Archived Posts

News Flash: April 23, 2015

INDUSTRY

Asian grain mills stick with containers despite higher cost

According to traders, the use of containers to ship grains and oilseeds to Southeast Asia may decrease this year due to decreased bulk freight rates, while smaller mills will continue to use containers. About a decade ago, Asian millers began to use shipping containers to import grain versus traditional bulk cargo vessels. About 20-percent of Southeast Asia’s oilseed shipments were shipped in containers in 2014, according to grain traders, while 10-15 percent in 2013. Reuters

BIOFUEL

Scientists harvest polluted algal blooms for biofuel production

A team of Scientists at Western Michigan University, led by chemist John Miller, are giving nutrient scrubbers to farmers to stem runoff in order to stop the formation of harmful algal blooms. The scrubber screens are used to trap growing algae that can then be used for biofuel production. The team is using 3D printers to design the screens which encourage algae growth in lab studies. Field implementation may also be possible in the near future. Science Line

CANOLA

The Goods: Canola oil is a heart-healthy oil

The chair of the Department of Nutrition and Dietetics at the University of North Florida, Judith Rodriguez, discusses myths and tips about canola oil and its presence in a healthy diet. Canola oil is an important heart-healthy oil to include in the diet in appropriate proportions in collaboration with total caloric intake and needs.  Rodriguez outlines myths and facts throughout the article including harmful fats, strong flavor, bans in Europe, cooking with canola and GMOs. Florida Times-Union

CORN

U.S. Forced to Import Corn as Shoppers Demand Organic

A surge in imports from other nations is apparent due to the growing demand for organics and U.S. farmer’s dependence on genetically modified corn and soybeans. The nation’s crops outside of the U.S. are largely free of bioengineering. The U.S. trade data analysis, released on Wednesday by the Organic Trade Association and Pennsylvania State University, gives examples of thriving imports including corn from Romania and soybeans from India. The data shows a potential market for U.S. growers willing to avoid the use of artificial chemicals and genetically modified seeds, said Laura Batcha, chief executive officer of the association, which includes Whole Foods Market Inc., Whitewave Foods Co. and Earthbound Farm LLC. Yahoo News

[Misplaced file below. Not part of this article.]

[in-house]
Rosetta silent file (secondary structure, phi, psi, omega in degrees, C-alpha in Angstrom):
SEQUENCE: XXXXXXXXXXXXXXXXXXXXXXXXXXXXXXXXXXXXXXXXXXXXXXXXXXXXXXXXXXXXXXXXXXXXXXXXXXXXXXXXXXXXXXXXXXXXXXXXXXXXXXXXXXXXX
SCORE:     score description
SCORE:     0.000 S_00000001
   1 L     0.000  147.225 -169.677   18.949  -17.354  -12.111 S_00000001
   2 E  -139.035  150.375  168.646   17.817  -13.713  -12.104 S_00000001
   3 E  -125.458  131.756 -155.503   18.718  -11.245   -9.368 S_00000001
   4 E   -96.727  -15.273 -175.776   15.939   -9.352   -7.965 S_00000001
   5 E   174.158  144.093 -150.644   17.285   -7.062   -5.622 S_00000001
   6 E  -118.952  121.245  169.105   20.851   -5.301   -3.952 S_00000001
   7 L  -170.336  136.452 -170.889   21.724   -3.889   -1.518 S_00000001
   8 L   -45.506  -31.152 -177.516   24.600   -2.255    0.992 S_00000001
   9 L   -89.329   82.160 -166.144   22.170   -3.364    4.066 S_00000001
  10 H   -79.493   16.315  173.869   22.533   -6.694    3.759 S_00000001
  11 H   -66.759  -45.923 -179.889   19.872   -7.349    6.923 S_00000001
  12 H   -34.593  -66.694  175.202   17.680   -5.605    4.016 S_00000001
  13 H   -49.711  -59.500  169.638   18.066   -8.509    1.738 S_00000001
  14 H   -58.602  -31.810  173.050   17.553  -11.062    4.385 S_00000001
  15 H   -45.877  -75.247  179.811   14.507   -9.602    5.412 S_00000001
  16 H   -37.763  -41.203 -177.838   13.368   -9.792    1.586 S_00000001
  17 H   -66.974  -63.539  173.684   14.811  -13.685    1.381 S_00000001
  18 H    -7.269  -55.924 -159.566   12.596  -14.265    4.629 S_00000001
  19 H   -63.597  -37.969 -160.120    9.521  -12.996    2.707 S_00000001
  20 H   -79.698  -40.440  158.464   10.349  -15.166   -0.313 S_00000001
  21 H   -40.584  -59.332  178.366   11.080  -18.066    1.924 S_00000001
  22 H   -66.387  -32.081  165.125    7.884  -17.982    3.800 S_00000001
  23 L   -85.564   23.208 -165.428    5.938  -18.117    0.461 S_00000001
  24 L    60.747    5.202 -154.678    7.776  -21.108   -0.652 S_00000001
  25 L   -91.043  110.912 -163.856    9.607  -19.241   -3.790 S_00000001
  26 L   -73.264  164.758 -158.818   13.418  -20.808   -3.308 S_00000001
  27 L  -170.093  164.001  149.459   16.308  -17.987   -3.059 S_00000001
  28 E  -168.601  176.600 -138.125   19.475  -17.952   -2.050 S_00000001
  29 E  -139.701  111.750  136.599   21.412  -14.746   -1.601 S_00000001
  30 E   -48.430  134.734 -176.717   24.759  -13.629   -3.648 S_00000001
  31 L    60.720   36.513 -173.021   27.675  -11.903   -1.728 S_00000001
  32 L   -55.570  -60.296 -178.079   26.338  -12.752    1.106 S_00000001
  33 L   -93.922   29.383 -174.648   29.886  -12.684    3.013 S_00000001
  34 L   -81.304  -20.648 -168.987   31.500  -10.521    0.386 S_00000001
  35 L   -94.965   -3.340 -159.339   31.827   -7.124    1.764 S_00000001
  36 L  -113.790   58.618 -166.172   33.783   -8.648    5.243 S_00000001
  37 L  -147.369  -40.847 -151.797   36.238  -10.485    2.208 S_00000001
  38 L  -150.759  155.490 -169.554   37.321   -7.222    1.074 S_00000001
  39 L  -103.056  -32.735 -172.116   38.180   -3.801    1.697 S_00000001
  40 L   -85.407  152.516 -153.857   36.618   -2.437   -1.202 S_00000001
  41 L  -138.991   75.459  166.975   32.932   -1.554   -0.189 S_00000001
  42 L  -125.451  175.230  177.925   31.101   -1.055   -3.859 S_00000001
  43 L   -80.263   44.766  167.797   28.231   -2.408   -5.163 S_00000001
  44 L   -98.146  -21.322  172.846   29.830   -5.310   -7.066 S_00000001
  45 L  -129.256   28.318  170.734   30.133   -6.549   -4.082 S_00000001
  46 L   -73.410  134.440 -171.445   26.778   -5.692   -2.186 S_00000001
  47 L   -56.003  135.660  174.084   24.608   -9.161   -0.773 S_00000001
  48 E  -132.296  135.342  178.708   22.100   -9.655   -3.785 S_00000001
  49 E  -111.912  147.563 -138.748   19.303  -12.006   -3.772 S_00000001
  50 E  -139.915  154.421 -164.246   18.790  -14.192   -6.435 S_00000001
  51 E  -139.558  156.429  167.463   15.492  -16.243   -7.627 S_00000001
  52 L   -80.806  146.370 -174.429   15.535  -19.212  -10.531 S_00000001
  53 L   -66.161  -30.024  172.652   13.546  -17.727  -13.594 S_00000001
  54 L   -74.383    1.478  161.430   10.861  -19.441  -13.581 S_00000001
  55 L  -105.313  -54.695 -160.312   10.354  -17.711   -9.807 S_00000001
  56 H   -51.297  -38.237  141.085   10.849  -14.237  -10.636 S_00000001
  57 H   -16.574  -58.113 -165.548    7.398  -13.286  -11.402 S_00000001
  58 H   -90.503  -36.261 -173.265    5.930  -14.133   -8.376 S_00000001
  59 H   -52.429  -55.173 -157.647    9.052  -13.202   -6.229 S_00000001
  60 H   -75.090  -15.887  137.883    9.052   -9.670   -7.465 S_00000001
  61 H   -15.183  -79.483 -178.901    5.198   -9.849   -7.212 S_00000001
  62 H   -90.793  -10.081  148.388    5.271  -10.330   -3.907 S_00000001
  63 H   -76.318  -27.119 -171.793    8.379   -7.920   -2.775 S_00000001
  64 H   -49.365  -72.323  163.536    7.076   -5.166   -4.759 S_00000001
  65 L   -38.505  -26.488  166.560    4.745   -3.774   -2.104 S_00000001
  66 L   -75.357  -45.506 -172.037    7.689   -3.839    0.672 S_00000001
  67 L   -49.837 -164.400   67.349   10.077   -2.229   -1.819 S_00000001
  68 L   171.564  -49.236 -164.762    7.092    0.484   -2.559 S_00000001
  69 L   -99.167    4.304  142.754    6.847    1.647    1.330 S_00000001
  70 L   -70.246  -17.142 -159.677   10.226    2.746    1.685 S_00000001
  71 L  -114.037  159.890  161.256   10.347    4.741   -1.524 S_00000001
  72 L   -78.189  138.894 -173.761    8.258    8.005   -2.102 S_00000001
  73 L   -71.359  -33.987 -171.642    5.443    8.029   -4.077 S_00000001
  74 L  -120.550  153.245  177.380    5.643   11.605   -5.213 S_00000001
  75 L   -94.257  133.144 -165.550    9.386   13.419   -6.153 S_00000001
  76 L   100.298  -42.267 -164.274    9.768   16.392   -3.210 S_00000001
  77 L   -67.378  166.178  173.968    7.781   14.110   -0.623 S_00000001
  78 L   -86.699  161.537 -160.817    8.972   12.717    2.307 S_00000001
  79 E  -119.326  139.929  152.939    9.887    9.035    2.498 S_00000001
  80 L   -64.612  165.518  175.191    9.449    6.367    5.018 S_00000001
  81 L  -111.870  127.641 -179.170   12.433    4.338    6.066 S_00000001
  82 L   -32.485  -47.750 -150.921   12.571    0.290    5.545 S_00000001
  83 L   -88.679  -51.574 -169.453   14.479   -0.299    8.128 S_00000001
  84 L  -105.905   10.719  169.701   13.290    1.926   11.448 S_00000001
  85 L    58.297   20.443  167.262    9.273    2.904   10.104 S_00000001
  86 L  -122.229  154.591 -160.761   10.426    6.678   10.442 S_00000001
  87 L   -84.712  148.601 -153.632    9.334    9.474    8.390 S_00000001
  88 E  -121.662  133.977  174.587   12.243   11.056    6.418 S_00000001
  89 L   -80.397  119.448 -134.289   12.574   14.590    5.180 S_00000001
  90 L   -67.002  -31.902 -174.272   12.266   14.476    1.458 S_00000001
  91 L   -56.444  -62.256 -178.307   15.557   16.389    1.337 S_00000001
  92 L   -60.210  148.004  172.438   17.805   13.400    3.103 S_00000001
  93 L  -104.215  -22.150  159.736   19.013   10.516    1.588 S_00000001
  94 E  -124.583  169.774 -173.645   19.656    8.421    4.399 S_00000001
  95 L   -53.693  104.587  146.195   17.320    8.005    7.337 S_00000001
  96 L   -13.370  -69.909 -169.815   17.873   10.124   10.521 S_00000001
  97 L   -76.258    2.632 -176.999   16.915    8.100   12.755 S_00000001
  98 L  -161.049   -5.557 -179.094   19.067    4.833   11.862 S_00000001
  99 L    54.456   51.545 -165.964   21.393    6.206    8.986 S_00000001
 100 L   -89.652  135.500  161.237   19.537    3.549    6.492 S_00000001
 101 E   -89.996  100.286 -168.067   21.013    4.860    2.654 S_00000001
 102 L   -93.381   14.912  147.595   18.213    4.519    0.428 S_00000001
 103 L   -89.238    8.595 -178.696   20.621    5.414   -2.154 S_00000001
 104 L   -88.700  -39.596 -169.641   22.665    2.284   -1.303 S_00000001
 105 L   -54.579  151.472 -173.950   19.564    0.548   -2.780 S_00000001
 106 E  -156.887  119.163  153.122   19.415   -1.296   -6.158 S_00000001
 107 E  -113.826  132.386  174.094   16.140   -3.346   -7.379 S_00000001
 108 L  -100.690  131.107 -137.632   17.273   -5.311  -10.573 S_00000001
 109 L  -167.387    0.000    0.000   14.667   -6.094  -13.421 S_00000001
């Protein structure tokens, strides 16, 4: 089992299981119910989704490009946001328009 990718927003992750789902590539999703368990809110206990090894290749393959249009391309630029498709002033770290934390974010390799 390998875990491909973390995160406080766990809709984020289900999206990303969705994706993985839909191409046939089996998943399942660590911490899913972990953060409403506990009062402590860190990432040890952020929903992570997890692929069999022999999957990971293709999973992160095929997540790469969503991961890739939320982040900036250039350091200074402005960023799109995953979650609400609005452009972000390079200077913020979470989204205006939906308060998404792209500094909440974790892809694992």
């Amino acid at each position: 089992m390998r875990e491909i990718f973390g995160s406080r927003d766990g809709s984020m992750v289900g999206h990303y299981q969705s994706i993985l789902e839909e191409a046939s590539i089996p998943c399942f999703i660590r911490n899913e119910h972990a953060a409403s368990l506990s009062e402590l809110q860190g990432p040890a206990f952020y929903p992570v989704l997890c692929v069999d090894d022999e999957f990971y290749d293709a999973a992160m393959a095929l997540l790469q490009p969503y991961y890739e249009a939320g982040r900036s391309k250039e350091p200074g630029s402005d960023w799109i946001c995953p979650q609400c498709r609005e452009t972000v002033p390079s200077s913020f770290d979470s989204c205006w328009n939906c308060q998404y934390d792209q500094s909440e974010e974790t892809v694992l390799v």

PALM

Palm oil to power Malaysia’s biochemical push

Malaysia is on its way to becoming a pioneer in the production of high value oleo derivatives including specialty chemical, olefins, saturated methylester and methyl ester sulfonate from palm oil. Bio-based technology that could be used in the production of plastic and nylon products would be developed through the Integrated Bio-refinery Complex, located in Lahad Datu, Sabah, at the Palm Oil Industry Cluster. According to Minister Datuk Dr. Ewon Ebin, the project has been approved by the Bioeconomy Transformation Programme Steering Committee.  “A total of RM2 billion will be invested for the project… and in terms of technology we are the first and leading country in the biorefinery,” he said at the BioBorneo 2015 opening ceremony by Sabah Deputy Chief Minister Datuk Yahya Husin. The Rakyat Post

SOYBEAN

Ukroliyaprom seeks state support to stimulate soybean, rapeseed processing

The Director General of the Ukroliyaprom association, Stephan Kapshuk, says that Ukrainian vegetable oil refining companies have the possibility of refining the majority of the Ukrainian oilseed harvest. The most promising crops for refining companies are soybeans and rapeseeds, even with the majority of their harvest being exported from Ukraine, says Kapshuk. According to the association, last year the oilseed harvest was around 16 million tonnes: 10.1 million tonnes of sunflower, 3.8 million tonnes of soybeans and 2 million tonnes of rapeseeds. In early 2015, the refining capacities totaled 15 million tonnes a year. Interfax-Ukraine

Animal study shows why long-time consumption of soy foods reduces breast cancer recurrence

Women diagnosed with breast cancer are often told to stay away from foods containing soy or soy-based supplements because they may interfere with anti-estrogen treatment. New research, which will be presented at the American Association for Cancer Research (AACR) 2015 Annual Meeting may eventually impact that advice, due to a history of animals eating soy foods leading to improvements in immune response against breast tumors, reducing cancer recurrence. This study was conducted at Georgetown Lombardi Comprehensive Cancer Center. “I am concerned that some patients may start taking soy supplements when they shouldn’t and that others will stop eating soy foods when they could really benefit from them,” says the study’s lead investigator, Leena Hilakivi-Clarke, PhD, professor of oncology at Georgetown Lombardi. Science Daily